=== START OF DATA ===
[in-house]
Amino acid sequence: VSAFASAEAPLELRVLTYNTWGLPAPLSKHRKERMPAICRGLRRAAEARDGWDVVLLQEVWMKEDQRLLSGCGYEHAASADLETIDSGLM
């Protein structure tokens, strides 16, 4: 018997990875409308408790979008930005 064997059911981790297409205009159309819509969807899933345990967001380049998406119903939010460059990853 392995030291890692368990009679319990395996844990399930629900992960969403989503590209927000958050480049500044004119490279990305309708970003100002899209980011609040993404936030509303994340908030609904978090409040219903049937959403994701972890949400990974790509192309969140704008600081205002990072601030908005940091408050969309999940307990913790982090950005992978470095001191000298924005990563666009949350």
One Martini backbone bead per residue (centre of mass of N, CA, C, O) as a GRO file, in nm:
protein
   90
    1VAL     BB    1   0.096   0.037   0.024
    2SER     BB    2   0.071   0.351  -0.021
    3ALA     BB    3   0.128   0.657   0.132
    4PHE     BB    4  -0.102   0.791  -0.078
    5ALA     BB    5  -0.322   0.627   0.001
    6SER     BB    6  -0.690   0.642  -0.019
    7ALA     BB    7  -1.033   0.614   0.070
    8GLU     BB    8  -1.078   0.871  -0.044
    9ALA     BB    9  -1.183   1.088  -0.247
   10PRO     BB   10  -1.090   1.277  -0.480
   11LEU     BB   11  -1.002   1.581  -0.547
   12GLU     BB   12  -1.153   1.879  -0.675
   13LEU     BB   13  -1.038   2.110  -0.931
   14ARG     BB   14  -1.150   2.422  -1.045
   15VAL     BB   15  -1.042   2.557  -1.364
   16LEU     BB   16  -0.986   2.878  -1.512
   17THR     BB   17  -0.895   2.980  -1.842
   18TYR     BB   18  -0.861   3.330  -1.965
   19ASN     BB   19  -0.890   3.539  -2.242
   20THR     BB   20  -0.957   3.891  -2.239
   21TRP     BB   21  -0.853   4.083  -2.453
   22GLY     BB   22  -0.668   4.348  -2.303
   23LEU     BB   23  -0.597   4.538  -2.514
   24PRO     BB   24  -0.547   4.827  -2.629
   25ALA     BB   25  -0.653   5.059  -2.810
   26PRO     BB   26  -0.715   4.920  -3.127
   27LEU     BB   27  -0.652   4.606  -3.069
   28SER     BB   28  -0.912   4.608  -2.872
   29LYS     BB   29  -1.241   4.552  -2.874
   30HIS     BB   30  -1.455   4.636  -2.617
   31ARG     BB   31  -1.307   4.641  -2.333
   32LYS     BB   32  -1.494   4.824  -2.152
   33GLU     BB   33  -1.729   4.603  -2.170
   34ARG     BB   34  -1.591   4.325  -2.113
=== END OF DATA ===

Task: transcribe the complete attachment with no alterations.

[in-house]
Amino acid sequence: VSAFASAEAPLELRVLTYNTWGLPAPLSKHRKERMPAICRGLRRAAEARDGWDVVLLQEVWMKEDQRLLSGCGYEHAASADLETIDSGLM
């Protein structure tokens, strides 16, 4: 018997990875409308408790979008930005 064997059911981790297409205009159309819509969807899933345990967001380049998406119903939010460059990853 392995030291890692368990009679319990395996844990399930629900992960969403989503590209927000958050480049500044004119490279990305309708970003100002899209980011609040993404936030509303994340908030609904978090409040219903049937959403994701972890949400990974790509192309969140704008600081205002990072601030908005940091408050969309999940307990913790982090950005992978470095001191000298924005990563666009949350």
One Martini backbone bead per residue (centre of mass of N, CA, C, O) as a GRO file, in nm:
protein
   90
    1VAL     BB    1   0.096   0.037   0.024
    2SER     BB    2   0.071   0.351  -0.021
    3ALA     BB    3   0.128   0.657   0.132
    4PHE     BB    4  -0.102   0.791  -0.078
    5ALA     BB    5  -0.322   0.627   0.001
    6SER     BB    6  -0.690   0.642  -0.019
    7ALA     BB    7  -1.033   0.614   0.070
    8GLU     BB    8  -1.078   0.871  -0.044
    9ALA     BB    9  -1.183   1.088  -0.247
   10PRO     BB   10  -1.090   1.277  -0.480
   11LEU     BB   11  -1.002   1.581  -0.547
   12GLU     BB   12  -1.153   1.879  -0.675
   13LEU     BB   13  -1.038   2.110  -0.931
   14ARG     BB   14  -1.150   2.422  -1.045
   15VAL     BB   15  -1.042   2.557  -1.364
   16LEU     BB   16  -0.986   2.878  -1.512
   17THR     BB   17  -0.895   2.980  -1.842
   18TYR     BB   18  -0.861   3.330  -1.965
   19ASN     BB   19  -0.890   3.539  -2.242
   20THR     BB   20  -0.957   3.891  -2.239
   21TRP     BB   21  -0.853   4.083  -2.453
   22GLY     BB   22  -0.668   4.348  -2.303
   23LEU     BB   23  -0.597   4.538  -2.514
   24PRO     BB   24  -0.547   4.827  -2.629
   25ALA     BB   25  -0.653   5.059  -2.810
   26PRO     BB   26  -0.715   4.920  -3.127
   27LEU     BB   27  -0.652   4.606  -3.069
   28SER     BB   28  -0.912   4.608  -2.872
   29LYS     BB   29  -1.241   4.552  -2.874
   30HIS     BB   30  -1.455   4.636  -2.617
   31ARG     BB   31  -1.307   4.641  -2.333
   32LYS     BB   32  -1.494   4.824  -2.152
   33GLU     BB   33  -1.729   4.603  -2.170
   34ARG     BB   34  -1.591   4.325  -2.113